Trump: 'I want to get out' of Syria and 'bring our troops back home'

President Trump said Tuesday that he wants to “get out” of Syria and “bring our troops back home,” saying that the administration is “very seriously” considering doing just that.

During a joint press conference Tuesday with presidents of Estonia, Lithuania and Latvia, the president addressed his administration’s military policy in Syria.

“We’ll be making a decision as to what we do,” Trump said, noting that he was inclined to pull troops out. “I want to get out and bring our troops back home. I want to start rebuilding our nation.”

Trump said the U.S. has spent $7 trillion in the Middle East over the last 17 years.

“We get nothing out of it. Nothing. Nothing,” Trump said. “Seven trillion. We have nothing except death and destruction—it’s a horrible thing. We were very successful against ISIS, we’ll be successful against anyone militarily, but sometimes it’s time to come home and we’ll be thinking about that very seriously.”

While the president wants to bring troops home to the U.S., his special envoy to the ISIS fight said the U.S. mission has not ended, and vowed to “complete that mission.”

“We are in Syria to fight ISIS, that is our mission and our mission isn’t over and we are going to complete that mission,” Special Envoy Brett McGurk said down the street from the White House at the U.S. Institute of Peace, at the same time as Trump took part in the press conference. “We will not rest until ISIS is gone.”

Critics have suggested that a withdrawal of American forces from Syria would give Russia and Iran access to vast oil fields in eastern Syria, and would betray Kurdish and Arab forces who have partnered with the U.S. military against ISIS.

But Trump said ISIS “got the oil,” and suggested that “funded their campaigns.”

The president also doubled down on how “tough” his administration has been on the Kremlin.

“Nobody has been tougher on Russia. Getting along with Russia would be a good thing, not a bad thing,” Trump said earlier in the day at the White House Tuesday. “And almost everybody agrees with that, except for very stupid people.”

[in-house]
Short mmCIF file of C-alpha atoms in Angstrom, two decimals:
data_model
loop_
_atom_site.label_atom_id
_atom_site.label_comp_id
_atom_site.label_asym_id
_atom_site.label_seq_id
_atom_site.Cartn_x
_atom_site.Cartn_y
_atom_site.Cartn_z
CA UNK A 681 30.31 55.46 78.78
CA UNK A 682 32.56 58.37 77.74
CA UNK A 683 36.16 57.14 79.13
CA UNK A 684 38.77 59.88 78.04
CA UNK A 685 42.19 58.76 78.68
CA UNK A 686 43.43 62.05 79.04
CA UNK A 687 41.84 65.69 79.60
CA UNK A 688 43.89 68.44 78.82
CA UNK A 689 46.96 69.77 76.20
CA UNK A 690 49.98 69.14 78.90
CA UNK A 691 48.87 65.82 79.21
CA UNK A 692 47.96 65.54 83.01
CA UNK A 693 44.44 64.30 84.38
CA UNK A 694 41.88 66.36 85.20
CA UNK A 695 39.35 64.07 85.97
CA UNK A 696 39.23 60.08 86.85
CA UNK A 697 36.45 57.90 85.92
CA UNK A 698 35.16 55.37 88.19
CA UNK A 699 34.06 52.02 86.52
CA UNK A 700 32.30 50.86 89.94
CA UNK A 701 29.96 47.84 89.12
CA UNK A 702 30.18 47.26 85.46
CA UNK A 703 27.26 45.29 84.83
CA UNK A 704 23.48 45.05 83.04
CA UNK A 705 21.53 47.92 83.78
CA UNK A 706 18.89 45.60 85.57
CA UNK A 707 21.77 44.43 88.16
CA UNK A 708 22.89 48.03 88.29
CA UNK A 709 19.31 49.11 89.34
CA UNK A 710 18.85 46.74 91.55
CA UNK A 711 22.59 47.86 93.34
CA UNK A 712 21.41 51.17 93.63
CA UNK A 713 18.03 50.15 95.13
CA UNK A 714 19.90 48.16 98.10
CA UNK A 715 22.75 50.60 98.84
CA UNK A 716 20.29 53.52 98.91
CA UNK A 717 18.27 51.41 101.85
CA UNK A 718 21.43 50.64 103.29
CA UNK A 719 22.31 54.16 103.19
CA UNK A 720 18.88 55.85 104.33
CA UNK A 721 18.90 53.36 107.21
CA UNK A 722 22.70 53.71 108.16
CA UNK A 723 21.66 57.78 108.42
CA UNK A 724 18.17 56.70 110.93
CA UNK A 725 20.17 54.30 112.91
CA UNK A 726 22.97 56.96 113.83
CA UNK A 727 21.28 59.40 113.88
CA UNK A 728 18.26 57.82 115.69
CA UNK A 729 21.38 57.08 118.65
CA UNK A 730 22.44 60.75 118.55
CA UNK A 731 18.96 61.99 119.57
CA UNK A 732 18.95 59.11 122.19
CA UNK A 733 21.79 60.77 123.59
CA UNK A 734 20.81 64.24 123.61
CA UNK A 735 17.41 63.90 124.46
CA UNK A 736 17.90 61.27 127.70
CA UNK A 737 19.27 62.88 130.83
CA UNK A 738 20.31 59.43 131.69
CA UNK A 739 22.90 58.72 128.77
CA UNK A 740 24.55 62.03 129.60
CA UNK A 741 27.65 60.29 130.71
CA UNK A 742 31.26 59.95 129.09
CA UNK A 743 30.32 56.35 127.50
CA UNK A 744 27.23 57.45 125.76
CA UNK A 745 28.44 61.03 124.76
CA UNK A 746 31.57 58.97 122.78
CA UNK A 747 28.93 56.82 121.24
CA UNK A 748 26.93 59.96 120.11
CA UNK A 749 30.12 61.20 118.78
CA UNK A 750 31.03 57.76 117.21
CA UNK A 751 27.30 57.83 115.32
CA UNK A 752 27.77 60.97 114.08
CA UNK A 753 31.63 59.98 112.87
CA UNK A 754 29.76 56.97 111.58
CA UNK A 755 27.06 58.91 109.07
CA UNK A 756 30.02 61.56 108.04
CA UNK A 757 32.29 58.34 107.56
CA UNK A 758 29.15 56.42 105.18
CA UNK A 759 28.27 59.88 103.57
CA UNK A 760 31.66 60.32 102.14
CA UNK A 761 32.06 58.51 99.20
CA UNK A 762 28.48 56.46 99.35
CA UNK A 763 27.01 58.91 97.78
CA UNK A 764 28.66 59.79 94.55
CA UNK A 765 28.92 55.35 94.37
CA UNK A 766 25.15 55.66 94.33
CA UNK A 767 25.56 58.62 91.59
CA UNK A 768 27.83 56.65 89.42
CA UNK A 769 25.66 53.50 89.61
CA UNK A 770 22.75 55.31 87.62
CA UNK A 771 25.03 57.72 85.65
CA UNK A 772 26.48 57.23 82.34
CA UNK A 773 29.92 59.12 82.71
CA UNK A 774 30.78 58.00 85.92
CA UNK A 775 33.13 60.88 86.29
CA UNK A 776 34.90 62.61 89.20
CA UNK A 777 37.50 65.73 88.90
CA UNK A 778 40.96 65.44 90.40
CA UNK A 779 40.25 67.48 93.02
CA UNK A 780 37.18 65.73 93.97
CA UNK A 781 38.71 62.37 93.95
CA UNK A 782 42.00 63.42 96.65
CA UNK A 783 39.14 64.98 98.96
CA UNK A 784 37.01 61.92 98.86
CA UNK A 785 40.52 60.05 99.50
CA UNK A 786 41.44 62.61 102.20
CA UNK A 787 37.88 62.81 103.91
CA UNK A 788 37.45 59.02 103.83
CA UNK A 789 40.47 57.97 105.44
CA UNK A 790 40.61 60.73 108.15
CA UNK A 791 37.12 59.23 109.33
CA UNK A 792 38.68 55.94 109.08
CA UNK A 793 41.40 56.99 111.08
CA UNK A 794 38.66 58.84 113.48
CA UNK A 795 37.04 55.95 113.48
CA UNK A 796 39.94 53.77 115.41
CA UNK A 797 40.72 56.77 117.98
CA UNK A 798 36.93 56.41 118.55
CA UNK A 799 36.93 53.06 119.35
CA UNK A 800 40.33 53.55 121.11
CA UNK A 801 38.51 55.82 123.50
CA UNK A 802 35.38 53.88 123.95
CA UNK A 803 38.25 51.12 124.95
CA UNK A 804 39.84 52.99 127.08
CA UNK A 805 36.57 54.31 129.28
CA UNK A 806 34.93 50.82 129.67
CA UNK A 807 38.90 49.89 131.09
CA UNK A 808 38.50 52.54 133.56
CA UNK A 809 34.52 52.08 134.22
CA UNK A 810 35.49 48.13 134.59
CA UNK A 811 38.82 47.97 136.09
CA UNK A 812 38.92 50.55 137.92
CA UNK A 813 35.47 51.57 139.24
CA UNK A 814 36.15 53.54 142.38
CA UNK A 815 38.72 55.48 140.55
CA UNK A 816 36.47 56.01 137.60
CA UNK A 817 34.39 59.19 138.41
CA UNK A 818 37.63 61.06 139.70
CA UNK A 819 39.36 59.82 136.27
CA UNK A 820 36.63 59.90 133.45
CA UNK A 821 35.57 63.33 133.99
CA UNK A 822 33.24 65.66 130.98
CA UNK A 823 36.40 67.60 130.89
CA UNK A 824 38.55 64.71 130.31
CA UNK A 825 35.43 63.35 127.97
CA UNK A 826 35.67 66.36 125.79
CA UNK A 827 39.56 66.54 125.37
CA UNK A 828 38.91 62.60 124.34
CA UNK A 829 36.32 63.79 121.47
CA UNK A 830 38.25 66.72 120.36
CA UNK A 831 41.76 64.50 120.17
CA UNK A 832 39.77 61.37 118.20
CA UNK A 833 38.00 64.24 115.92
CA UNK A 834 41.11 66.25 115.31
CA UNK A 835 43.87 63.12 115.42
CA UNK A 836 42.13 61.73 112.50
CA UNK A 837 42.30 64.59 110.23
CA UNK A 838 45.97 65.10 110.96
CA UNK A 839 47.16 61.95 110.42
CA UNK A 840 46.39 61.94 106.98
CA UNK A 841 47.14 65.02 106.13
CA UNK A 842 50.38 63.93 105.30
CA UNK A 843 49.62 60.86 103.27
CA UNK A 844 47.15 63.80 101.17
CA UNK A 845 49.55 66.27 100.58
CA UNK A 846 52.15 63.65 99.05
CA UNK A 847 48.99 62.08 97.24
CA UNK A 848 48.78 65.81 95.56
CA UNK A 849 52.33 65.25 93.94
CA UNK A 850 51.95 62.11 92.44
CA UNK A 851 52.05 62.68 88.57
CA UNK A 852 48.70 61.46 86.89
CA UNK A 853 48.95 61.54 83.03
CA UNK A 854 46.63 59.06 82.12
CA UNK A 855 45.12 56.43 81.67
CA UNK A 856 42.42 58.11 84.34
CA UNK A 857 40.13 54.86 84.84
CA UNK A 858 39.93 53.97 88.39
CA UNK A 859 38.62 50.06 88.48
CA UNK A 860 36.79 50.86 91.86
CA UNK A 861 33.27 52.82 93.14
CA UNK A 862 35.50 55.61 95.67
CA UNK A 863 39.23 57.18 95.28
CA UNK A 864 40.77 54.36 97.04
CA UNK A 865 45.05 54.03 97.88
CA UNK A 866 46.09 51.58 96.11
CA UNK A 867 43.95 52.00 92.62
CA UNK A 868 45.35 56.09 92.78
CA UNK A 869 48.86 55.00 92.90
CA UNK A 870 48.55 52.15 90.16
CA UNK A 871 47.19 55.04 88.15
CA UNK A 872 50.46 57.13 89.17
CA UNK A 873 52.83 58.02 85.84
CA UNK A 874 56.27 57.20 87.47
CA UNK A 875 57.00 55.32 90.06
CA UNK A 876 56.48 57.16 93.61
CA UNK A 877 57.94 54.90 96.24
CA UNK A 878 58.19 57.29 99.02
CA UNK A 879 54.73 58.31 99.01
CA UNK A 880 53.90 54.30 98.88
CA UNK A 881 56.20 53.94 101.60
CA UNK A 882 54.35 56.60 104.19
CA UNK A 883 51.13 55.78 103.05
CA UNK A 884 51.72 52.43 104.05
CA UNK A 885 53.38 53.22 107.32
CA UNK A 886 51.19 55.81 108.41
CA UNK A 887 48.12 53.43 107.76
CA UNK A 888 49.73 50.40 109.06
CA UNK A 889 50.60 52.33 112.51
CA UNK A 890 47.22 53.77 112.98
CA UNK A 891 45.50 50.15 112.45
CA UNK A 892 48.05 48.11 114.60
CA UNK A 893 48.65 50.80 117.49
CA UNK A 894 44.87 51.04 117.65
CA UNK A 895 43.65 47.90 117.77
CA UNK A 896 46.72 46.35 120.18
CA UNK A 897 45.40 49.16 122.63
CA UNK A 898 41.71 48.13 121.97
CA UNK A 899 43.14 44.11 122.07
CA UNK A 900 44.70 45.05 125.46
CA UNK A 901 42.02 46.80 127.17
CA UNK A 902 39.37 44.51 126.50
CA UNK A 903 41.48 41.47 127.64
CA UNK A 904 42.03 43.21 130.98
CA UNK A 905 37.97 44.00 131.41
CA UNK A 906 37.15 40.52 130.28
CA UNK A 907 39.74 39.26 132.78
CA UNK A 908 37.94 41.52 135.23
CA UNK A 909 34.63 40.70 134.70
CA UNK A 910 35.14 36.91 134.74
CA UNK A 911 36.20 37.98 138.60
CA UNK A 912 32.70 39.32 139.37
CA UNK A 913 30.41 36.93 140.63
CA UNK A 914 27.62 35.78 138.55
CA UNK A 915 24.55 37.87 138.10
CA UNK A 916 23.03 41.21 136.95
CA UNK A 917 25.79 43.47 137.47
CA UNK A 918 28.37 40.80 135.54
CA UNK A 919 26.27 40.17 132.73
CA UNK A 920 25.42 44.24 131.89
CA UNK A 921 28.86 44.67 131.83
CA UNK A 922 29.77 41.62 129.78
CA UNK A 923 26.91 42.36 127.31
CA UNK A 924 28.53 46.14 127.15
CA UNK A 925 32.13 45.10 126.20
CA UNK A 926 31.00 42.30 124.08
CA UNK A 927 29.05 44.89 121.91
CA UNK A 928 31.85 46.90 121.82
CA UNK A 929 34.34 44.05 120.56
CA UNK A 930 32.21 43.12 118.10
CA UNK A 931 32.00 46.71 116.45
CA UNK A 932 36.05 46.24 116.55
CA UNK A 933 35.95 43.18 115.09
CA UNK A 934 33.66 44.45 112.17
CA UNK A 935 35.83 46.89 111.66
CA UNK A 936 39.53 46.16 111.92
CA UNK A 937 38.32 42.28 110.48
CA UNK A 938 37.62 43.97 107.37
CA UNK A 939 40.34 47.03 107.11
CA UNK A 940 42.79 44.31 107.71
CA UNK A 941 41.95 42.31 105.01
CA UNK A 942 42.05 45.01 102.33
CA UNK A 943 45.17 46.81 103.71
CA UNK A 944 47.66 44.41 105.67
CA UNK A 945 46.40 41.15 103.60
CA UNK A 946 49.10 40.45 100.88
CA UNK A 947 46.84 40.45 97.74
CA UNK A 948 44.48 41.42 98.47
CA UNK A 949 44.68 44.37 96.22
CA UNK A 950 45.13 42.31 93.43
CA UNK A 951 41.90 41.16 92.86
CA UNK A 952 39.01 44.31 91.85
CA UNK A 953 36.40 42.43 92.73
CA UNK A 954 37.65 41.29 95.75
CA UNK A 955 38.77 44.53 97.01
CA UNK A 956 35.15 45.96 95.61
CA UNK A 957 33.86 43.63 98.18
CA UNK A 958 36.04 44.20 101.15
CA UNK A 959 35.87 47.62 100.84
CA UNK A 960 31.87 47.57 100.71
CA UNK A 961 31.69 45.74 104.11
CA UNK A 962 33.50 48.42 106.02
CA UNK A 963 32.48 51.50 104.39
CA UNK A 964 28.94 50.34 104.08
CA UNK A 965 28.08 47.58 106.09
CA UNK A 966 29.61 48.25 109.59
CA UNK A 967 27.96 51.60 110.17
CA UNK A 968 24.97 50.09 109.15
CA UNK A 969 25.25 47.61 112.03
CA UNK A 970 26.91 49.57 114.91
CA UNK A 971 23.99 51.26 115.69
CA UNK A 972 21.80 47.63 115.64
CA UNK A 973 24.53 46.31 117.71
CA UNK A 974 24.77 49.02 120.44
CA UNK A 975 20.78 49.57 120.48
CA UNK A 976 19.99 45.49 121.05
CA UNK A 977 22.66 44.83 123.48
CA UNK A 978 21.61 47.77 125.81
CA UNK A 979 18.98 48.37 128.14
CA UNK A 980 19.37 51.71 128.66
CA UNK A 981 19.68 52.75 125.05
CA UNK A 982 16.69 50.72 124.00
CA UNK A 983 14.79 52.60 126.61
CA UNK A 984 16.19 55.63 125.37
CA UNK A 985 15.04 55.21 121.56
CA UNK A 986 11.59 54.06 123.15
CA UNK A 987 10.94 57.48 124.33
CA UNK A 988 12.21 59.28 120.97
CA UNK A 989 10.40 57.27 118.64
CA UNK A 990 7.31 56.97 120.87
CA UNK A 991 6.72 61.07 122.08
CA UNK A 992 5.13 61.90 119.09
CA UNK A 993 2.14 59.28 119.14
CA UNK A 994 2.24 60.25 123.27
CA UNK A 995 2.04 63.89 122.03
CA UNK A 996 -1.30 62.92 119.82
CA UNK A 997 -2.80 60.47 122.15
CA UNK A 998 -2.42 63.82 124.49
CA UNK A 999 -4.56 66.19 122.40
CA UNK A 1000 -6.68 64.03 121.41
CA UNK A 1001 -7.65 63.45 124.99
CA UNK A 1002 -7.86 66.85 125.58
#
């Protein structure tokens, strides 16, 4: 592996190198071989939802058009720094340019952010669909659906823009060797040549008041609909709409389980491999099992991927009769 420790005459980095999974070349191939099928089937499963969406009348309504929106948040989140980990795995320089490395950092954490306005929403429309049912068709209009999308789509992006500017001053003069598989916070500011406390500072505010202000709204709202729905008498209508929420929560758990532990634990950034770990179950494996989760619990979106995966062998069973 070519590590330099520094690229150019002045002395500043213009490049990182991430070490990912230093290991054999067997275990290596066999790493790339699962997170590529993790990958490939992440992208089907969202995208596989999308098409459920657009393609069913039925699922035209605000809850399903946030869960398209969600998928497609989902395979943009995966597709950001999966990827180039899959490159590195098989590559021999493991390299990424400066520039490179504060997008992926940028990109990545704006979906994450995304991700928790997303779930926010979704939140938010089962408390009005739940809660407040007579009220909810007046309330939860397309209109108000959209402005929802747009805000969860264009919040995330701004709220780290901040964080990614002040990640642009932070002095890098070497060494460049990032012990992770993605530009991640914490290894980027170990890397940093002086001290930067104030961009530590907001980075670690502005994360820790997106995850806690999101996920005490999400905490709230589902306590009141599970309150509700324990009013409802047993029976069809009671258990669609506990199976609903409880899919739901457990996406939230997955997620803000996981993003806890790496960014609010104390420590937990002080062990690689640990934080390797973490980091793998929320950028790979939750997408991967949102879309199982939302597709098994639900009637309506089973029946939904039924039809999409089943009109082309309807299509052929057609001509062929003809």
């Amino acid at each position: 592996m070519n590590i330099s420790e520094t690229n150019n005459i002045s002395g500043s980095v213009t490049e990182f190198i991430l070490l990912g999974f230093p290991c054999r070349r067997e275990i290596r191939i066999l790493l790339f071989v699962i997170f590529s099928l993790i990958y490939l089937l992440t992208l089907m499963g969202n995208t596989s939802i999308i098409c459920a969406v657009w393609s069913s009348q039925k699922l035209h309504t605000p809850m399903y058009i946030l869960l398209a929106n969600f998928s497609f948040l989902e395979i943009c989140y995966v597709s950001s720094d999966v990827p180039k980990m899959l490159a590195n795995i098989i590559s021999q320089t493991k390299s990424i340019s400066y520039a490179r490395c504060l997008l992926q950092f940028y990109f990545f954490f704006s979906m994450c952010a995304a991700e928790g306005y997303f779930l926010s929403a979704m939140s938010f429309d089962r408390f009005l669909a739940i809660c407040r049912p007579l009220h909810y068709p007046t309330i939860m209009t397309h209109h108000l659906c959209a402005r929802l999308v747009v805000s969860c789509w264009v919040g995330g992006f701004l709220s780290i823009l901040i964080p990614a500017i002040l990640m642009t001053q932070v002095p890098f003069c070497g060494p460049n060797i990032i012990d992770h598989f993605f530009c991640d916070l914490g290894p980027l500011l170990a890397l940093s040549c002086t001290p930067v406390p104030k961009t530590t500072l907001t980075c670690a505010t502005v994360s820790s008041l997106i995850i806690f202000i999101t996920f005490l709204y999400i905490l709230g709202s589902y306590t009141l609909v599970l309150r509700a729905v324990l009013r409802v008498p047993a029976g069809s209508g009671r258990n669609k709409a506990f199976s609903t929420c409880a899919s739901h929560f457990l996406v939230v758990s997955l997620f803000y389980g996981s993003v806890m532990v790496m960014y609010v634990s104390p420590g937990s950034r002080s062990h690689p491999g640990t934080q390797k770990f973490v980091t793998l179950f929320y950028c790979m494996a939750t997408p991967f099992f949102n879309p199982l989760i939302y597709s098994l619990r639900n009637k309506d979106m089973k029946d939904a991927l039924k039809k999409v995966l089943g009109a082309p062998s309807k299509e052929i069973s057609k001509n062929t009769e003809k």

The president added: “We’ve been very tough on that…very tough on Russia, frankly. If we got along with Russia, it’s possible we won’t, if we can all get along, that would be great.”

At the joint press conference, he reiterated his comments.

“Nobody has been tougher on Russia than I have,” Trump said again, alongside the Baltic leaders. “We are very strong on energy, essentially now energy independent. That’s not a positive for Russia, but certainly positive for the U.S.”

He went on to outline the $700 billion budget for the U.S. Military, calling it the “largest ever passed,” adding that “the military is now stronger than we’ve ever had before, by far—that’s not exactly a great thing for Russia.”

“I think I could have a very good relationship with President Putin—I think—maybe I won’t. It’s a real possibility that I could have a very good relationship,” Trump said. “Getting along with Russia is a good thing.”

He added: “If I did [have a good relationship with Putin], that would be a very great thing. But there’s also a great possibility that won’t happen, okay? Who knows.”

On Monday, a Russian official told Kremlin media that Trump invited Putin to the White House for a meeting, which had yet to be scheduled.

The White House confirmed that Trump had discussed a possible meeting with Putin, and suggested the White House as a venue for the summit.

“As the President himself confirmed March 20, hours after his last call with President Putin, the two had discussed a bilateral meeting in the ‘not-too-distant future’ at a number of potential venues, including the White House,” Press Secretary Sarah Sanders said Monday. “We have nothing further to add at this time.”

If a Trump-Putin meeting does take place at the White House, it will mark the first time the Russian president visited 1600 Pennsylvania Avenue since the George W. Bush administration. Putin visited the White House in both November 2001 and September 2005.

The president has been criticized for not being tough enough on Russia, but last week, the Trump administration joined Britain and more than two dozen allies in sanctioning the Kremlin over the poisoning of a Russian ex-spy in England.

Fox News' Lucas Tomlinson contributed to this report.